Just over five years ago Amazon started working on ground-breaking technology. It’s project: Amazon Go. It’s purpose: to simplify and automate the shopping experience. It’s implications: Amazon Go’s automatic shopping experience raises questions about the data it collects and how that data is used in dynamic and personalized pricing.
What is Amazon Go?
So what exactly is Amazon Go and how does it make our lives easier?
Amazon Go is a brick and mortar convenience store-style store. Well, when you first arrive at the store it might look like a train station because you walk through turnstiles that require “token entry” (more on this later). Once you enter, it looks like a glorified 7-11. There are ready-to-go meals, snacks, meal kits, staples like bread and milk, and you can even buy booze! But here’s the kicker: there are no cash registers. There is no check out line. There is no physical check out of any kind.
Here’s how the store works: you enter the store through the turnstiles using the Amazon Go app on your smartphone. You walk through the store and take what you want to take. Then you walk out. Yup, you just walk out of the store. Within a few minutes, you will receive a receipt on your smartphone billing you for what you walked out with.
How is this all possible?
Amazon Go Technology
Amazon Go employs what it calls computer vision and machine learning to track what we take out of its store. There is a complex setup of cameras in the store that watch and monitor your activity. The system can see when you’ve returned an item to a shelf and even monitors whether a product was consumed before leaving the store (and charges you for it!).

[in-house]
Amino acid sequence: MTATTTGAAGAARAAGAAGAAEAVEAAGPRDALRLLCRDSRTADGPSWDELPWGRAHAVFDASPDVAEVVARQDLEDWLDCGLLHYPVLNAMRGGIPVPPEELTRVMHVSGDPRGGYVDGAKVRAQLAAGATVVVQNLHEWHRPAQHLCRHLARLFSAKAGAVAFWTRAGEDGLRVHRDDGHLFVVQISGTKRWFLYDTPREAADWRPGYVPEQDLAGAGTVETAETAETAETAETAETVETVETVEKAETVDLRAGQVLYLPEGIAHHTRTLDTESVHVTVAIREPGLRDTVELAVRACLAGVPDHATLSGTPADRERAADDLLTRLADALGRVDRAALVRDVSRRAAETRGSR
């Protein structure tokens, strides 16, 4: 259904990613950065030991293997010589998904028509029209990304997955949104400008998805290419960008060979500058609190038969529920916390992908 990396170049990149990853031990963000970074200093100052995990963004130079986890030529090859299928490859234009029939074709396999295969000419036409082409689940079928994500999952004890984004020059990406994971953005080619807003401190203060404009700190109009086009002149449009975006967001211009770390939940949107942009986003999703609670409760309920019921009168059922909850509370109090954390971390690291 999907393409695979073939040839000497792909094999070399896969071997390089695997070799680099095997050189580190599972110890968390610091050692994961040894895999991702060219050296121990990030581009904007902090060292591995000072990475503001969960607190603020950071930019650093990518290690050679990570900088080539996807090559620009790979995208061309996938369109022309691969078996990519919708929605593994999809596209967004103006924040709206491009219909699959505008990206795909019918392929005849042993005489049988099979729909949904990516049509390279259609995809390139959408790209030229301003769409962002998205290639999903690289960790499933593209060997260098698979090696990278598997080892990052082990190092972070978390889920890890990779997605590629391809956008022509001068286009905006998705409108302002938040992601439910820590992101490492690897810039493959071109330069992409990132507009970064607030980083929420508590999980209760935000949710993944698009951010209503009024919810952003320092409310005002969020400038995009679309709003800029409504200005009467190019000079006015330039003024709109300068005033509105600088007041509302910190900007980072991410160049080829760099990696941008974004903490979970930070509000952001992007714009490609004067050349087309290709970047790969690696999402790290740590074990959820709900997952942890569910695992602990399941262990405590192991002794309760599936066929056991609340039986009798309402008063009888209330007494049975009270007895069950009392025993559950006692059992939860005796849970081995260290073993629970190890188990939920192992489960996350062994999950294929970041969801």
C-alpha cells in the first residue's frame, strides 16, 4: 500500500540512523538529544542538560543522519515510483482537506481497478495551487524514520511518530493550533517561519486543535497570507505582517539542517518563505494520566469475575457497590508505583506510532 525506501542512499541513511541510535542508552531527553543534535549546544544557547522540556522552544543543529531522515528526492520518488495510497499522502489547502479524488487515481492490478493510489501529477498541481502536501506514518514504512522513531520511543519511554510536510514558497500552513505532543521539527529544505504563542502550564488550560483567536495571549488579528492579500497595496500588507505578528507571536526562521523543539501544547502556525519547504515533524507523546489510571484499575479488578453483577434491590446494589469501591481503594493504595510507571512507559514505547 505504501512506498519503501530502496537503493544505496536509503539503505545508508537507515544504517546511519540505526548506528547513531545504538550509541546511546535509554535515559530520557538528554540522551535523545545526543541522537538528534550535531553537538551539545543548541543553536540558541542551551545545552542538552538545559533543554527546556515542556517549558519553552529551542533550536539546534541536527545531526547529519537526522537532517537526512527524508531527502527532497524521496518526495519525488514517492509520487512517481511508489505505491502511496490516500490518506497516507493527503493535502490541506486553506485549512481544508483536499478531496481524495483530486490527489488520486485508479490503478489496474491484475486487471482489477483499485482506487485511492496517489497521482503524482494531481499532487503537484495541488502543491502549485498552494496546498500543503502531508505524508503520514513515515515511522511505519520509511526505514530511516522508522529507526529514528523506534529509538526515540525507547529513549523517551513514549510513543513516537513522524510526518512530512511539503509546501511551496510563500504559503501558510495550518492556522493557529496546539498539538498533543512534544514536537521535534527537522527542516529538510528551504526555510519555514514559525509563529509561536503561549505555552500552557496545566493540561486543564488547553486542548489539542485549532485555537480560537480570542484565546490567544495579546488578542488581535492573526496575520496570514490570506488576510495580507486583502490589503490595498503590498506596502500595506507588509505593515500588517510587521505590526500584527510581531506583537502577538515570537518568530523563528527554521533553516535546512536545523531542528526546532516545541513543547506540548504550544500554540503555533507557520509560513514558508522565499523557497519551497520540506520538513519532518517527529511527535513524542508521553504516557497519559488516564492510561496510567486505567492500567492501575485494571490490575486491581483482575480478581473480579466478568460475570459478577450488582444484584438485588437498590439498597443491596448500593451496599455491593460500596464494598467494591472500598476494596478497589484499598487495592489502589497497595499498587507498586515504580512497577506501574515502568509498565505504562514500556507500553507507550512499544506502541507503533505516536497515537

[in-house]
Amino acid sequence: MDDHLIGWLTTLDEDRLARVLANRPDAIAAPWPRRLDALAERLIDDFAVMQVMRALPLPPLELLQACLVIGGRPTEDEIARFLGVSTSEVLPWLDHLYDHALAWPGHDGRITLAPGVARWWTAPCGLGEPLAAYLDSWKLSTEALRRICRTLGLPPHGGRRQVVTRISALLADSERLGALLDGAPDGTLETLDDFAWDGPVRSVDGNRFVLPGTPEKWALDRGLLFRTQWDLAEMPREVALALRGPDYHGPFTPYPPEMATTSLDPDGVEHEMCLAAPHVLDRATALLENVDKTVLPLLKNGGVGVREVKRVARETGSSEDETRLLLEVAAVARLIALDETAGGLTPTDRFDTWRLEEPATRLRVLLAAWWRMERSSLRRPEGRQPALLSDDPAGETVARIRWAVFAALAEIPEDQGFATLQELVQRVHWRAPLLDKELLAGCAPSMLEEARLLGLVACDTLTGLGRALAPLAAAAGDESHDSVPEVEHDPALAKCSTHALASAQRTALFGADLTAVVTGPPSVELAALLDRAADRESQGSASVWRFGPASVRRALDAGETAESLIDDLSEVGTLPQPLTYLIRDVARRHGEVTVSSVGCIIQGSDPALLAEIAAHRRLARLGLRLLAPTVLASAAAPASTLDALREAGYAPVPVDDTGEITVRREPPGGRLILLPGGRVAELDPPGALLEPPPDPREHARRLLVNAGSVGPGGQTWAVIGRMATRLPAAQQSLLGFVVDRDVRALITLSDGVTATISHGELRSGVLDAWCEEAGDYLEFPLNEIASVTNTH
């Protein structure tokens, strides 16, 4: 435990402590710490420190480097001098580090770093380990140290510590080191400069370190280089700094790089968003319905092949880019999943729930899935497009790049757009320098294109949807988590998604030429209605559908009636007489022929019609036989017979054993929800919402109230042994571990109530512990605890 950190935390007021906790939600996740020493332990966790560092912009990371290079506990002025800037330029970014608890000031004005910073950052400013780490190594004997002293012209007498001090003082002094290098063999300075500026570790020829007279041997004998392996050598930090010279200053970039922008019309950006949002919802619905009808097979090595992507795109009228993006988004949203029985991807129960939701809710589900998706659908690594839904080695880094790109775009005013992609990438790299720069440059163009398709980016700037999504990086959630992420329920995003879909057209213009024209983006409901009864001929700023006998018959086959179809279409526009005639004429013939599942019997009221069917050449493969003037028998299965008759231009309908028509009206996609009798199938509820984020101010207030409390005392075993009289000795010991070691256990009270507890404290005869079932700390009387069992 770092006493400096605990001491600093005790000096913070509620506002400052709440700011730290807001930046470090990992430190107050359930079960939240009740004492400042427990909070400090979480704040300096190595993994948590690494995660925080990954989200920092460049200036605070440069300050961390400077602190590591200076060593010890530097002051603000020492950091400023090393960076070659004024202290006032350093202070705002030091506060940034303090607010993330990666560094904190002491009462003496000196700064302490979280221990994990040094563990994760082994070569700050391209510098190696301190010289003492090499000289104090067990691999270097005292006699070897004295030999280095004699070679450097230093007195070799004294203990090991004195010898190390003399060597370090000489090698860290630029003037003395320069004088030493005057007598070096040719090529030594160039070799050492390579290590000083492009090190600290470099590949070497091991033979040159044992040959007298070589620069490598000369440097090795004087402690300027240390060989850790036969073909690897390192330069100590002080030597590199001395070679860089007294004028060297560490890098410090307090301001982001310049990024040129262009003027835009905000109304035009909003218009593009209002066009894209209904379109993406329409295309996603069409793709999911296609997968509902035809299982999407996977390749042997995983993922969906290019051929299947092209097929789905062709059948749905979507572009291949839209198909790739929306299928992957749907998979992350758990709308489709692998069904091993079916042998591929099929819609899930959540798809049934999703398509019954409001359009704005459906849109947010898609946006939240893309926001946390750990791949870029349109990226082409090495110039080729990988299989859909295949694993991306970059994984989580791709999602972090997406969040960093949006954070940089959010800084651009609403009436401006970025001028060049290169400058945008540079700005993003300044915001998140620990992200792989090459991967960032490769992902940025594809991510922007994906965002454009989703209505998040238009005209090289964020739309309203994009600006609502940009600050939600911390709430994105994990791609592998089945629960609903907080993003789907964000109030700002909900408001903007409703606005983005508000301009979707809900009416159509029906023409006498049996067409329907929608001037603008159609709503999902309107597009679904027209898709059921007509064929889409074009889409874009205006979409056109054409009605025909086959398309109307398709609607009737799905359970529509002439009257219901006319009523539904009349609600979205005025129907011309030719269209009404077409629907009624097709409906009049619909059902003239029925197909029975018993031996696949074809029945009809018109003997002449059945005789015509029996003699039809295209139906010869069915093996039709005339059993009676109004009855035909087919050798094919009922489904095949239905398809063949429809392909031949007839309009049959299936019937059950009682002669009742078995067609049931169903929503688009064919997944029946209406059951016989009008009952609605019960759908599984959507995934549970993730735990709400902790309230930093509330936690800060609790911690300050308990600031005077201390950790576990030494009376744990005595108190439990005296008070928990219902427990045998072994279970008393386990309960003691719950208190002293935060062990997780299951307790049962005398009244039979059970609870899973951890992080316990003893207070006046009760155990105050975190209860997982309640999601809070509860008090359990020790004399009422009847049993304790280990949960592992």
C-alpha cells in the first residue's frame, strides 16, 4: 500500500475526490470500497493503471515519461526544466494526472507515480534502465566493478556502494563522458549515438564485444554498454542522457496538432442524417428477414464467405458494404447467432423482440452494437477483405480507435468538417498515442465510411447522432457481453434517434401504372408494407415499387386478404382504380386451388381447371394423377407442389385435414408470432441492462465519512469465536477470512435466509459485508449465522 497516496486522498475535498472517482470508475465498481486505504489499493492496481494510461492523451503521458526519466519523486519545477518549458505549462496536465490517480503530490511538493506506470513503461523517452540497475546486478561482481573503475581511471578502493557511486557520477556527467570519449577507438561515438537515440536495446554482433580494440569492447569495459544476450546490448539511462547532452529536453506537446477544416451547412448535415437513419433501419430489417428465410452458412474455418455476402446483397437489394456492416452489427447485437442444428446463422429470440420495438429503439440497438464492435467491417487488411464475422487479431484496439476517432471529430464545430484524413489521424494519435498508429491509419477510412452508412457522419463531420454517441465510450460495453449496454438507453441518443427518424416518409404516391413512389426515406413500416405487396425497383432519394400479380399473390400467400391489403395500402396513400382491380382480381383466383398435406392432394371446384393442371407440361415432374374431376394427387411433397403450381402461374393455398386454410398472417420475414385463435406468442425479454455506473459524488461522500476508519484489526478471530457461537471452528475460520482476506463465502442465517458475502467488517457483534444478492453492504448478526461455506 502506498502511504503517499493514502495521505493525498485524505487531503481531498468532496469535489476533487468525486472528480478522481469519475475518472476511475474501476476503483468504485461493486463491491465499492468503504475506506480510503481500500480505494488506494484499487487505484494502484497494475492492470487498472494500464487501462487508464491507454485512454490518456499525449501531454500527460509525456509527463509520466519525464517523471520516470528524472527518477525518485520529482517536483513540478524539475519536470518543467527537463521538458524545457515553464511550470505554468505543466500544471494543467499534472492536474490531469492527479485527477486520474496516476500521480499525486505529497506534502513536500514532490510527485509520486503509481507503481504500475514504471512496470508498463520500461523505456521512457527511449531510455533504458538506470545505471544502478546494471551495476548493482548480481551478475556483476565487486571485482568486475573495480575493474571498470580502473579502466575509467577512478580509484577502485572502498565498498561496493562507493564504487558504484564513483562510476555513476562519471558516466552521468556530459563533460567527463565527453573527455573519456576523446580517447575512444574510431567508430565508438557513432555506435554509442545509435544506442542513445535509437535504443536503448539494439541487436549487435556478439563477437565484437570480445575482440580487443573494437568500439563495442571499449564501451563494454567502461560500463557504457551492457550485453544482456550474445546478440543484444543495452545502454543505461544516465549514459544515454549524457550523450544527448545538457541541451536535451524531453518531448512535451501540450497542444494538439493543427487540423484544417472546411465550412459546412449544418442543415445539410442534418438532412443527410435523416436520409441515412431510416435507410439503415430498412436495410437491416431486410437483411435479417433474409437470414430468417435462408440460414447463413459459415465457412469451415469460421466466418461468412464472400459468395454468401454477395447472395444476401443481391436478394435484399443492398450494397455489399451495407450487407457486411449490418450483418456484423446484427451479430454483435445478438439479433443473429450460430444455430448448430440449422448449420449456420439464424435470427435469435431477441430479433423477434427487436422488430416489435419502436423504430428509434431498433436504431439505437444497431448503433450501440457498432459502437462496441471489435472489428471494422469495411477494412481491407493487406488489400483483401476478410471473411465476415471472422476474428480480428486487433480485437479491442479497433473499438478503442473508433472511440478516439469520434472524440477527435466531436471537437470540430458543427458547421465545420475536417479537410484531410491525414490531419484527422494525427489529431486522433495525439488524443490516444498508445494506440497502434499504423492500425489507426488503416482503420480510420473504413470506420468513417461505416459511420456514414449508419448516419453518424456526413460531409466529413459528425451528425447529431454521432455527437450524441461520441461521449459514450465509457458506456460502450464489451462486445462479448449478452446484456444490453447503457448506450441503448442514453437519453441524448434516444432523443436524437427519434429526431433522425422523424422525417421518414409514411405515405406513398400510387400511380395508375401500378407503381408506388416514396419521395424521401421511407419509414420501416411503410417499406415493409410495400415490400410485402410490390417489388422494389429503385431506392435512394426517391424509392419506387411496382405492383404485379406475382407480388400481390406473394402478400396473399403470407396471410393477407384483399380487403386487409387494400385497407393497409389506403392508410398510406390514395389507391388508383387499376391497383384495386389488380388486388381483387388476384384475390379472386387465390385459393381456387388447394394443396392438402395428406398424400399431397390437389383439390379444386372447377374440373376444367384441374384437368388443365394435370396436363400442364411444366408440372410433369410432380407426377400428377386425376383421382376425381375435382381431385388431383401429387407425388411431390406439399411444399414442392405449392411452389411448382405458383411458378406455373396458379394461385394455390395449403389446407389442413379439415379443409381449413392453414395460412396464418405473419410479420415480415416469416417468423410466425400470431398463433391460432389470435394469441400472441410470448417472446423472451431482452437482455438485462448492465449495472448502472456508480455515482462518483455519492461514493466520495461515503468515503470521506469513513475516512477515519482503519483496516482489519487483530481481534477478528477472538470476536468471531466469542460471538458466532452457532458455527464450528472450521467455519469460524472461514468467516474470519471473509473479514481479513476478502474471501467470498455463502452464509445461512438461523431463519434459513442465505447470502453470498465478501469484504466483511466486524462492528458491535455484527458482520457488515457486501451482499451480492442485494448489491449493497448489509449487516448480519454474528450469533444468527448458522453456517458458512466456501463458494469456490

Amazon is pretty hush hush when it comes to elaborating on its technology, but we can confidently assume that cameras using a complex web of recognition features and motion sensors are at play, because the product labels are not imbedded with fancy trackers. They have perfected the technology to simply see what you’ve taken and charge you for it without having to interact with a human, or better yet, wait in any checkout lines.
Of course, you will see store employees restocking shelves and interacting with customers, and there is someone checking ID in the liquor section. But if you really need to grab and go, there’s no better way than with the elimination of check out stands.
Amazon Go Locations
When Amazon first started to test this concept, it did so with a location at its Seattle campus and limited use to Amazon employees. After years of refining and adjusting the technology required to operate this store, it finally opened its doors to the public about a month ago.
The only current Amazon Go store is located at 2131 7th Ave in Seattle. It is open weekdays from 7am-9pm. It is 1800 square feet of convenience-store-like offerings.
There are probably plans to open similar stores in the future. You could see this technology used in Amazon’s newly acquired Whole Foods stores. Maybe they’ll even sell the technology to grocery stores or retail stores. Amazon has yet to unveil its future plans of Amazon Go.